the floweriness of flower.
God knows in which hour of the night
flowers fall.
I can make flowers.
Seeds and soil can make flowers.
The flowers are always there.

In “Pelt, Fur and Chamois,” we witness images that brings out the innards of our existence into its full rawness, merging them with forms that make them familiar and therefore, perhaps tolerable.

I hear calfskin differently.
Sheepskin, lambskin, goatskin, kidskin
– the shaved pile surface of a life.

The wind burying scents of terror beneath finger nails
the way the image of the napalm girl running in naked
is buried in our collective conscience.  

Among many other commitments toward one’s art, one major responsibility of a poet is to draw attention of her society to aspects which are uncomfortable, in a gentle manner yet
touching the raw nerve, making us wince and pay attention to the wounds caulked within us.
We notice that the poet has put fingers in our eyes, calling us to attend to something of
importance here

The breeze ruffles the pelt, fur and chamois wherever it’s
like a blind grandfather feeling his children with his
Like it failed to save a precious thing.

Carolyn Forche writes in the introduction of her collection, Against Forgetting: Twentieth Century Poetry of Witness, that we need to look beyond the idea of personal and political and define a more concrete space for citizens. She mentions “the social” as the space “between the state and the supposedly safe havens of the personal,” and further adds that the task of the poetry of witness is to reclaim the social from the political, and in doing so to give voice to individuals against coercion.

Agrawal has extended the social to include not only to defend against political coercion, but her poems in the collection also speak for nature, environment and gender issues, reminding one of Lorca: “Nobody knows you. No. But I sing to you.”

In, “Arid,” we witness the landscape of desert cut open into its elements, and how parched even the clouds and dreams are, and then quite gently we see its most vulnerable element – its women who ferry water from large distances daily, squint, and speak.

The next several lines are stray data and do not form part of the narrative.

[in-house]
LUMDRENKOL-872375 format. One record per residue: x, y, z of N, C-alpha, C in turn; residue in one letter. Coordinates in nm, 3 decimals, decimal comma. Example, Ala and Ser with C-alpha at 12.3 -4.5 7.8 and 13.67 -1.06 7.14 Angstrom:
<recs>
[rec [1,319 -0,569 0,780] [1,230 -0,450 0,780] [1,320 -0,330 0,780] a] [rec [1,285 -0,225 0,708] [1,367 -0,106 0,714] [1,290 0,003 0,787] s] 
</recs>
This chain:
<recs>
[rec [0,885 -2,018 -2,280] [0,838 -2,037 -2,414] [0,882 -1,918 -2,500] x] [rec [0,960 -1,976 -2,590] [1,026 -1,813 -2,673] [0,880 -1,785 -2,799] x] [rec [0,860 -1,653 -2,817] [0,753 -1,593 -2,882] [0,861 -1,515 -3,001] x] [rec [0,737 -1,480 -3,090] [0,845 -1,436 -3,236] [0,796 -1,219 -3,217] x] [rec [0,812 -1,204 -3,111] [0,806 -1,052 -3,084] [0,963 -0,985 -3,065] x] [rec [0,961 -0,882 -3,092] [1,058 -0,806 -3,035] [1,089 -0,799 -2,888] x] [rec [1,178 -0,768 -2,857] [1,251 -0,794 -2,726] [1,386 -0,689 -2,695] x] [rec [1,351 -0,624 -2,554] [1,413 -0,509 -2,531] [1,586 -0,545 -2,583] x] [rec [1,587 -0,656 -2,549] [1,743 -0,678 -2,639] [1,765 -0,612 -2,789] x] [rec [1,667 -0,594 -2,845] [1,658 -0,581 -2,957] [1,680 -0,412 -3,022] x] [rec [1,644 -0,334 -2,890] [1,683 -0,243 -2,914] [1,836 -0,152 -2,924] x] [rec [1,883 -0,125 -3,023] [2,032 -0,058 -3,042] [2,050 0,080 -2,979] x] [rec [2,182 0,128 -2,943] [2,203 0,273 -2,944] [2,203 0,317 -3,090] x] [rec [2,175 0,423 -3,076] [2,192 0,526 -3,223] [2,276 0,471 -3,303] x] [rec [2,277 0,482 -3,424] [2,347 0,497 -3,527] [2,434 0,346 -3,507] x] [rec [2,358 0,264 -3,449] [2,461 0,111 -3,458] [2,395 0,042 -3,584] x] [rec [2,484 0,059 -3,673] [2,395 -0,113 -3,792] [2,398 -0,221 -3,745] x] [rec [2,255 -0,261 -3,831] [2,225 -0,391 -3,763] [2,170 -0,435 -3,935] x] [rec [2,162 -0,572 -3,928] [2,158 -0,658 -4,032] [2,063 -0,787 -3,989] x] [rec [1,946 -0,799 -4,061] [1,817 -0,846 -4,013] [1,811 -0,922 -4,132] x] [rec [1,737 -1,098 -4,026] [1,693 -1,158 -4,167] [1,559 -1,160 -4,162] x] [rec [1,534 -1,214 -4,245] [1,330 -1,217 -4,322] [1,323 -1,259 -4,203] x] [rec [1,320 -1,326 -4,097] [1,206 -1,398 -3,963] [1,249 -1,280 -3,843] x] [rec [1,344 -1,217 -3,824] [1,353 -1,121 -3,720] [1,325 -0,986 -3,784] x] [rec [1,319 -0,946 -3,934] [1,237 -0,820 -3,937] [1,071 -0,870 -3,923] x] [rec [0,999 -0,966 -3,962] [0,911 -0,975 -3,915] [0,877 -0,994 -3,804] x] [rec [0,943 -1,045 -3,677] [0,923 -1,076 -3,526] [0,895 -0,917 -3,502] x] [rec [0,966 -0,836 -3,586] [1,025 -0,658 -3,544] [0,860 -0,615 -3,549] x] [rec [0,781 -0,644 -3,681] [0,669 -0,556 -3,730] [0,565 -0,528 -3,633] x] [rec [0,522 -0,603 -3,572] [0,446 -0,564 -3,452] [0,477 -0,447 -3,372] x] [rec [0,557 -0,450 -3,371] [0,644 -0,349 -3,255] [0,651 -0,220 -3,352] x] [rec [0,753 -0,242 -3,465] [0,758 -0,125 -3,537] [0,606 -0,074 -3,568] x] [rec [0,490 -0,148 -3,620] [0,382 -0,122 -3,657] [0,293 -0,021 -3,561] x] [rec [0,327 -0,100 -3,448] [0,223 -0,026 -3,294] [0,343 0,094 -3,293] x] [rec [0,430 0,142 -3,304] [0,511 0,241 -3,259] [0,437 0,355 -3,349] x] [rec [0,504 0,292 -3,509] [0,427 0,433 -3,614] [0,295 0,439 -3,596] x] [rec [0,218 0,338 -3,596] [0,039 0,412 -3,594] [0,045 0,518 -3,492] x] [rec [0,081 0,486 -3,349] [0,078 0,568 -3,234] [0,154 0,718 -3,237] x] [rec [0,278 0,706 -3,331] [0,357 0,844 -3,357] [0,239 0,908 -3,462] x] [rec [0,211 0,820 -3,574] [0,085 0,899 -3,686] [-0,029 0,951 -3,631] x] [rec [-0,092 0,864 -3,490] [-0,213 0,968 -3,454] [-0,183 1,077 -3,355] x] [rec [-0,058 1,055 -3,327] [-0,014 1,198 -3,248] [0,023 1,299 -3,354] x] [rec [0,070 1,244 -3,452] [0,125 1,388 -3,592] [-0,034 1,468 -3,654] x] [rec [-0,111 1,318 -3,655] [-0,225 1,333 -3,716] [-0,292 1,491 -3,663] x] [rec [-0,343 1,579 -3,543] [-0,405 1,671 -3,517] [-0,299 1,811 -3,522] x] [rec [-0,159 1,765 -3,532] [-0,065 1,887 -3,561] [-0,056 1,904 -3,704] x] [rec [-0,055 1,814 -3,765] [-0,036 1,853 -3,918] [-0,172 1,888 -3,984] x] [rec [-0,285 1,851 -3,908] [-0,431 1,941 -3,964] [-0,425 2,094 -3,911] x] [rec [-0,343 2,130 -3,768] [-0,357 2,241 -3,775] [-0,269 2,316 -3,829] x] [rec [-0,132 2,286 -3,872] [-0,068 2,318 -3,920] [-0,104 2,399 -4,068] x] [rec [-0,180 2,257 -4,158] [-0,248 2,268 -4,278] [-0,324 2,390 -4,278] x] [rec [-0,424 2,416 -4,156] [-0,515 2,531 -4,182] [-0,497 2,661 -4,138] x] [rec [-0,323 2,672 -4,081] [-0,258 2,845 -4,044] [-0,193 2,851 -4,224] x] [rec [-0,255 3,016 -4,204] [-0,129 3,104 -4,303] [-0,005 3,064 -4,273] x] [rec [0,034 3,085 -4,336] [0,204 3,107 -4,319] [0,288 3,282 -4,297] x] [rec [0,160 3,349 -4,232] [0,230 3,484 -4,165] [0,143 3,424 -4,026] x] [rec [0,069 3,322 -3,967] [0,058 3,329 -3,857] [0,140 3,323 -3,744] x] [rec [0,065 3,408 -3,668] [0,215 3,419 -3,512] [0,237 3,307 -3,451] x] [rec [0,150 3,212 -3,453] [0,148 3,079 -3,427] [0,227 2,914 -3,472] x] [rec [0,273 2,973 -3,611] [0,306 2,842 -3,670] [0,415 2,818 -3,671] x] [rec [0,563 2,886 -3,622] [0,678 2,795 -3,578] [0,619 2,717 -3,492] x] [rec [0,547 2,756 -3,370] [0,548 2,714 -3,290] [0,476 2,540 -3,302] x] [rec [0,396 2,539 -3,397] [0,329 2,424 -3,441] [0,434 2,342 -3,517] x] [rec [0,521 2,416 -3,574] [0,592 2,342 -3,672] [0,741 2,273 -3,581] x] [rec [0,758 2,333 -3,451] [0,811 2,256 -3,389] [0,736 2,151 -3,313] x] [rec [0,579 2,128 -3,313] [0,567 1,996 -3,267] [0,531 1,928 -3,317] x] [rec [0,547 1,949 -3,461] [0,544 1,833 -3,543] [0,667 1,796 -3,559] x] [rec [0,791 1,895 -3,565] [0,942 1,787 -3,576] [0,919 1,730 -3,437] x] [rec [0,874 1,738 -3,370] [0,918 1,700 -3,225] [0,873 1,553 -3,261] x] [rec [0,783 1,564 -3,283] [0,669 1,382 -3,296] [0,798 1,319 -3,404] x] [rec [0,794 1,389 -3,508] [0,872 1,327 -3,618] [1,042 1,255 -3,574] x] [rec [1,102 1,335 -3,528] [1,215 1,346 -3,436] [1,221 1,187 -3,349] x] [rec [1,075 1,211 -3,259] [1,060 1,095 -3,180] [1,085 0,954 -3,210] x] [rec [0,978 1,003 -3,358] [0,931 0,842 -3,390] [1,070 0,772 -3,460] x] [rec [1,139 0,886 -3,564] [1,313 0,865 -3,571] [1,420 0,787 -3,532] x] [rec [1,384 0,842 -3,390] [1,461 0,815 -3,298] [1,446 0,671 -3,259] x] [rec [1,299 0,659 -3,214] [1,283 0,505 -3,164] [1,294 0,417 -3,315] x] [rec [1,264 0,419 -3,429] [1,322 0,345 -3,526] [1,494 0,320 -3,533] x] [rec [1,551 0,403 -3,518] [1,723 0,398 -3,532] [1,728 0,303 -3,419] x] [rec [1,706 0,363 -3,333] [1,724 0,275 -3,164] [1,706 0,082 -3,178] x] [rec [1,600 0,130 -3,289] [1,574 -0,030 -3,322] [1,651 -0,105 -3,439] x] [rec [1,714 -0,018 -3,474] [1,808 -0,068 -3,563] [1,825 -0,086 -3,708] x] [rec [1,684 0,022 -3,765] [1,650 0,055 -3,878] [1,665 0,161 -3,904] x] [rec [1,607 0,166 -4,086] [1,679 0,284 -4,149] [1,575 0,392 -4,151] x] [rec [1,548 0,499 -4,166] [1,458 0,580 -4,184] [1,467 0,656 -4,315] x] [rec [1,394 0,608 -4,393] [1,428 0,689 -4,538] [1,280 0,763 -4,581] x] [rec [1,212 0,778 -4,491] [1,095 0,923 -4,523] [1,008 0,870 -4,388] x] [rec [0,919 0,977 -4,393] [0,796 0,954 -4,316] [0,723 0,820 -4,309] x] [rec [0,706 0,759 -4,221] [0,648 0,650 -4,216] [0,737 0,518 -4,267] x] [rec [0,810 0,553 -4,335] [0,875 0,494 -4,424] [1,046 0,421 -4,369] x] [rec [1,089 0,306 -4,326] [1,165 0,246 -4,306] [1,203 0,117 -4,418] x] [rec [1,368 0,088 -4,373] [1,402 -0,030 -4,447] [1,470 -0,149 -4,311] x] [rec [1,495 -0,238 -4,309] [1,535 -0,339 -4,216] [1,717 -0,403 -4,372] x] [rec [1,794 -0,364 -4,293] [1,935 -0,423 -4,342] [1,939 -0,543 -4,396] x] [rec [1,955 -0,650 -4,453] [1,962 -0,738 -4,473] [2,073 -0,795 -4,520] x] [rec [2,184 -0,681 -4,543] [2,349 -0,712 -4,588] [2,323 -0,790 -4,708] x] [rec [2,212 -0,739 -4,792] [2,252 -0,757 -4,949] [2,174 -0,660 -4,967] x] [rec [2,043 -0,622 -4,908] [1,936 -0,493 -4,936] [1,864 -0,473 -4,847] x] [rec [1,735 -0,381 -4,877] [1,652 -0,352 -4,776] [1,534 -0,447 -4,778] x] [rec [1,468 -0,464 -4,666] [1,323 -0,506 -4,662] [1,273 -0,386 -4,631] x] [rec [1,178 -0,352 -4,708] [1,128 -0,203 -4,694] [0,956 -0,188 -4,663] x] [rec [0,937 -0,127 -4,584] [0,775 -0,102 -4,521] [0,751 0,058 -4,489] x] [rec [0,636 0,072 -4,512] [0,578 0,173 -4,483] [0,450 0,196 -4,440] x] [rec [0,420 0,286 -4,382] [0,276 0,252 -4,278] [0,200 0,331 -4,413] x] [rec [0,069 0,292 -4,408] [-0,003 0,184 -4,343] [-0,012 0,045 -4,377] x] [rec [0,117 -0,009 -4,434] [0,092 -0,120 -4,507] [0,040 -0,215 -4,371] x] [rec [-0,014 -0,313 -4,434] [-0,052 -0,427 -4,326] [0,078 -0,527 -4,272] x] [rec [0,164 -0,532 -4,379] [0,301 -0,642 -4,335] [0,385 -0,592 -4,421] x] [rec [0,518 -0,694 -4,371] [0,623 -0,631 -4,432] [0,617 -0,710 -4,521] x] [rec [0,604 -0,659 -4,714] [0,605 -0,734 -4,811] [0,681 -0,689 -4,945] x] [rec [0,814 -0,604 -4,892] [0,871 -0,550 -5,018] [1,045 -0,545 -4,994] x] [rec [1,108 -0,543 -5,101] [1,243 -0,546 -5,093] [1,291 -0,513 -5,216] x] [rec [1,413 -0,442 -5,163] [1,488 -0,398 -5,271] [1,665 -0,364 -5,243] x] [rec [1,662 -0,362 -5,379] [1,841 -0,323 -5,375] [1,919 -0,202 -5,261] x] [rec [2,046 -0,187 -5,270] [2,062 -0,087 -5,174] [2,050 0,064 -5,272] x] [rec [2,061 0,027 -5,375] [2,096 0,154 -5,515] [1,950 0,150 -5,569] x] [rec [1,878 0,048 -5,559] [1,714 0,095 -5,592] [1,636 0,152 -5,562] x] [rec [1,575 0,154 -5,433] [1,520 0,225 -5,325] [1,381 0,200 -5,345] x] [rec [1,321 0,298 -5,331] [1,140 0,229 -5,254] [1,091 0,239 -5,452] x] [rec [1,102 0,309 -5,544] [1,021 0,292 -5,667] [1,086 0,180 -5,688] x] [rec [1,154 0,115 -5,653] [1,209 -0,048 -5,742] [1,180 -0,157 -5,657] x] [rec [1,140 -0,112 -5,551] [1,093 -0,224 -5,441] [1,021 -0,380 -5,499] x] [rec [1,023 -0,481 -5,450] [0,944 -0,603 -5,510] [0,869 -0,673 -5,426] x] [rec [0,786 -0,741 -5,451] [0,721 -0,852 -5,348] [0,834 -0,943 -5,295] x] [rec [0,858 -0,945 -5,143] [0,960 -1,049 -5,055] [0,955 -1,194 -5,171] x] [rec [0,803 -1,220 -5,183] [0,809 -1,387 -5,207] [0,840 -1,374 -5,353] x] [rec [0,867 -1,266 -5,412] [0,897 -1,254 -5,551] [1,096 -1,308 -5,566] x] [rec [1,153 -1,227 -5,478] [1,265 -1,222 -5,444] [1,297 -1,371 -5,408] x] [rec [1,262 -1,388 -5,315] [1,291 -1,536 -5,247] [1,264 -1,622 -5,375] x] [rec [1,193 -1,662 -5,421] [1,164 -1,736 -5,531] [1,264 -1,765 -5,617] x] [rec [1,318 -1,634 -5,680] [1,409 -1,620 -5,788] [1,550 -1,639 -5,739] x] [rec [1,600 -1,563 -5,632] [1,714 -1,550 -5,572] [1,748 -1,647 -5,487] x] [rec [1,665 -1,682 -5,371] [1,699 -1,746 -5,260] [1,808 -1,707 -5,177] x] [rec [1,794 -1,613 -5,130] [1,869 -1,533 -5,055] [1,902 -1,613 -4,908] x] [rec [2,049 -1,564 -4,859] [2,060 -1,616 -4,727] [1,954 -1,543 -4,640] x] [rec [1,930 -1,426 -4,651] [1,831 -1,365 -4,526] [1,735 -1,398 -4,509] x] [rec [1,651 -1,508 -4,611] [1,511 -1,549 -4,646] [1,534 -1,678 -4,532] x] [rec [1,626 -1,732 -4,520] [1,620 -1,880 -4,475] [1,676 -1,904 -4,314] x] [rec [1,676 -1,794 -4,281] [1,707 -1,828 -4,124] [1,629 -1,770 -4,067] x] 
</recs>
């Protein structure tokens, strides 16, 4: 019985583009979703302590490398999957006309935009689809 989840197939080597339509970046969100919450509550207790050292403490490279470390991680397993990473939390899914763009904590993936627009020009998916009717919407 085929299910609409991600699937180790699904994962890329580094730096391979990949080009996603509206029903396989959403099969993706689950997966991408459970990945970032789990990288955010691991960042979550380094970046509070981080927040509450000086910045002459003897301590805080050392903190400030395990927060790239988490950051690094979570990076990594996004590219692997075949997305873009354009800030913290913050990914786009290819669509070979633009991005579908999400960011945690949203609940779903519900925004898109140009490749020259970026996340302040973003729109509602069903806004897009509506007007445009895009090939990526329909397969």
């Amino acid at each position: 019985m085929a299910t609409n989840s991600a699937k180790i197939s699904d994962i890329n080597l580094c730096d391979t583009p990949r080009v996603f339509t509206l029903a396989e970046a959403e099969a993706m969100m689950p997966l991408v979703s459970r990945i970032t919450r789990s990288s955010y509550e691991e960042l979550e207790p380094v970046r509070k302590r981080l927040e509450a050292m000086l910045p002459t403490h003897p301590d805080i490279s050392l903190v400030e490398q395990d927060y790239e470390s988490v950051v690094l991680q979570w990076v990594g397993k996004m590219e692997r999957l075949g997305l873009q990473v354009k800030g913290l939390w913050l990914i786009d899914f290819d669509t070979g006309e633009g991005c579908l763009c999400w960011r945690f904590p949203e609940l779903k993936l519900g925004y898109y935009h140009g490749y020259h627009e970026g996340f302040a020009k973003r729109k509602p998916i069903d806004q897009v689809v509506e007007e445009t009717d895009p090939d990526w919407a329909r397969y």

This shaken expanse
breaks every promise that time ever made to life –
that of relenting.
A sheep with slumped shoulders walks through me.
I become a burned hoof. A sore mouth. 

Rain could ease the ache of this supine topography.
Rains and rivers and water tables.
That brilliant liquid
shimmering in dreams
that women would trade with their blood.
But clouds too are desert here,
deserts in the skies.

Similarly, “Trees have Always Spoken to Me” one hears the trees speak through their multiple tones, urging us to listen to them, so that something can be done about them.

They speak of woodpeckers
Who’ve hammered patterns on its crinkly bark
like intricate, wooden block prints,
of crows who’ve built nests in its Y-branches
parakeets who’ve roosted in its hollows
and made it feel like a Grandpa. 

Trees speak to me of touch.

Witnessing guilt

For any poet, a major challenge in giving voice to the others is that one is writing from a position of an observer, one has not necessarily undergone such sufferings oneself to whom a poet attempts to speak for. In that case, one attempts to inhabit the material as much as possible and bring in the depth of imagination and articulation of language. But even then, a poet is aware of the gap that separates her subject and herself. Inevitably, a guilt fills that space, and this adds further to the beauty of poetry and makes it a more humane art – vulnerable and limited by its humanity. In the collection, one finds resonance of a similar guilt lingering within the poems. In “A Poem Born Form Guilt” one feels the guilt of capturing nature and its elements with herself being incapable of being a part of it.